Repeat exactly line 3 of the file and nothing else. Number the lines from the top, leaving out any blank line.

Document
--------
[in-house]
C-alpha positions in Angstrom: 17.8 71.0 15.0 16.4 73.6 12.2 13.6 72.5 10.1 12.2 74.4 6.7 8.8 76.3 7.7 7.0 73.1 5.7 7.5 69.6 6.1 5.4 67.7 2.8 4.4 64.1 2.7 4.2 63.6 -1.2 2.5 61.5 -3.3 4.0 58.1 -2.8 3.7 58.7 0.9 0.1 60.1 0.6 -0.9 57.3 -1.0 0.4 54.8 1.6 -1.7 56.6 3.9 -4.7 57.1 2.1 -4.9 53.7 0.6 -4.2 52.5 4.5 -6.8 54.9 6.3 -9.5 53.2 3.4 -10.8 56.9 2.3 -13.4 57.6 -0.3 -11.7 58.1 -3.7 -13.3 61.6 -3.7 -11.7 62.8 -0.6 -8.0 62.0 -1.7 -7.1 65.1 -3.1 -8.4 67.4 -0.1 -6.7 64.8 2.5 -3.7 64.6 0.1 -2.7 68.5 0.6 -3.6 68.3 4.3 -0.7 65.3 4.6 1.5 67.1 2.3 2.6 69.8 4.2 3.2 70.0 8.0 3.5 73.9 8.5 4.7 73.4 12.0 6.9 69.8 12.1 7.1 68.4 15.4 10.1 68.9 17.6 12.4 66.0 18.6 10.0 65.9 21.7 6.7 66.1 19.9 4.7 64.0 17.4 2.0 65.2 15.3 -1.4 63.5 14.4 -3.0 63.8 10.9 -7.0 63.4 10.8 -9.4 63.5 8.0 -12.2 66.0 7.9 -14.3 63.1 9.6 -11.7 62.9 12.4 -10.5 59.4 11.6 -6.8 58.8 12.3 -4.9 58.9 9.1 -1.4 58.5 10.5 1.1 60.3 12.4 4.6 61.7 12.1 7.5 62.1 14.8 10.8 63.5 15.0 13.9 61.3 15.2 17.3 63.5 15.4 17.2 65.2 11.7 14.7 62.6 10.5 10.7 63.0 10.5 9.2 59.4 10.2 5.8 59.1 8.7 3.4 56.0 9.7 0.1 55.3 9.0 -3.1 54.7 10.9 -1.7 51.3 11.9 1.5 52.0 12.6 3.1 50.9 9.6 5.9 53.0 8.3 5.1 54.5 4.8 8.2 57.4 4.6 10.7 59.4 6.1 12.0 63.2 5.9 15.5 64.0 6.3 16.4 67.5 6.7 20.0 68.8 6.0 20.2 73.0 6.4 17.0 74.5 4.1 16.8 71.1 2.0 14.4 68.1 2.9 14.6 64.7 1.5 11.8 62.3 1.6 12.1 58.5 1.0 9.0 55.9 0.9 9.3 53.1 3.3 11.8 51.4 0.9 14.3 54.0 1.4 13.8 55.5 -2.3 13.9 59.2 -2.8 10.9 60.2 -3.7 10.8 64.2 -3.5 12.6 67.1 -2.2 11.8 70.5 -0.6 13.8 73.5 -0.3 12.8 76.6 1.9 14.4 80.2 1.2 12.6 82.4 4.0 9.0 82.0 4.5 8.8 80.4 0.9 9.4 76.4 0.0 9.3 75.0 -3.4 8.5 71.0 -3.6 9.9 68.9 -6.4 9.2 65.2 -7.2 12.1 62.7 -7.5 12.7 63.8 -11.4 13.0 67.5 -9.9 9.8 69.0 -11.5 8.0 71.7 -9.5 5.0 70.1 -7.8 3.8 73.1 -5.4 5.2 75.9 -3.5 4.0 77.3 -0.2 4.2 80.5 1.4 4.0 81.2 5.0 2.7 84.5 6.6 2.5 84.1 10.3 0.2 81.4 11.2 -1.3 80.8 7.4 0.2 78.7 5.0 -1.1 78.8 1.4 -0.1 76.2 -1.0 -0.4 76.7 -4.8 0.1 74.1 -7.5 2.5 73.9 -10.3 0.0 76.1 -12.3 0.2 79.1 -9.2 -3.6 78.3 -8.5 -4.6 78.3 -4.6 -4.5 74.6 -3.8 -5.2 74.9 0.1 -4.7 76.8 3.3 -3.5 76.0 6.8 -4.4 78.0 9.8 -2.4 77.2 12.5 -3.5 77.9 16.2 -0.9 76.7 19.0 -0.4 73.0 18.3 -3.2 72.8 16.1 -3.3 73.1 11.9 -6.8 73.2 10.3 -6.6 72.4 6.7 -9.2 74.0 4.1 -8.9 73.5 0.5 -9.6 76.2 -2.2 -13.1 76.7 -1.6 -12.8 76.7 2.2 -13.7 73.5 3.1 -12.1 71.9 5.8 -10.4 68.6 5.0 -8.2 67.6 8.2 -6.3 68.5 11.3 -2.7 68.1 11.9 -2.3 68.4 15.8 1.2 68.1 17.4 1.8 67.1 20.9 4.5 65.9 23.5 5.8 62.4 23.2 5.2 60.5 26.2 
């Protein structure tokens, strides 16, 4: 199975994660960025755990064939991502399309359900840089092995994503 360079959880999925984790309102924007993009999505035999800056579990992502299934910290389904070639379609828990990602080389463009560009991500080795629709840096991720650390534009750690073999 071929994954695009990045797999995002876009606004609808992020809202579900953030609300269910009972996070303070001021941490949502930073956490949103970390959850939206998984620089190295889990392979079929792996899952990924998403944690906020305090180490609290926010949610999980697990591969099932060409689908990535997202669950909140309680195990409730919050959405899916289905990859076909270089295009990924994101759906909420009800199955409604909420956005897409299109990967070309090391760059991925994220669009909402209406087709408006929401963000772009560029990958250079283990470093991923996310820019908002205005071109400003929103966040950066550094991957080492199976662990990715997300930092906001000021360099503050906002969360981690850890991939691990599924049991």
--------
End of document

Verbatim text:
């Protein structure tokens, strides 16, 4: 199975994660960025755990064939991502399309359900840089092995994503 360079959880999925984790309102924007993009999505035999800056579990992502299934910290389904070639379609828990990602080389463009560009991500080795629709840096991720650390534009750690073999 071929994954695009990045797999995002876009606004609808992020809202579900953030609300269910009972996070303070001021941490949502930073956490949103970390959850939206998984620089190295889990392979079929792996899952990924998403944690906020305090180490609290926010949610999980697990591969099932060409689908990535997202669950909140309680195990409730919050959405899916289905990859076909270089295009990924994101759906909420009800199955409604909420956005897409299109990967070309090391760059991925994220669009909402209406087709408006929401963000772009560029990958250079283990470093991923996310820019908002205005071109400003929103966040950066550094991957080492199976662990990715997300930092906001000021360099503050906002969360981690850890991939691990599924049991």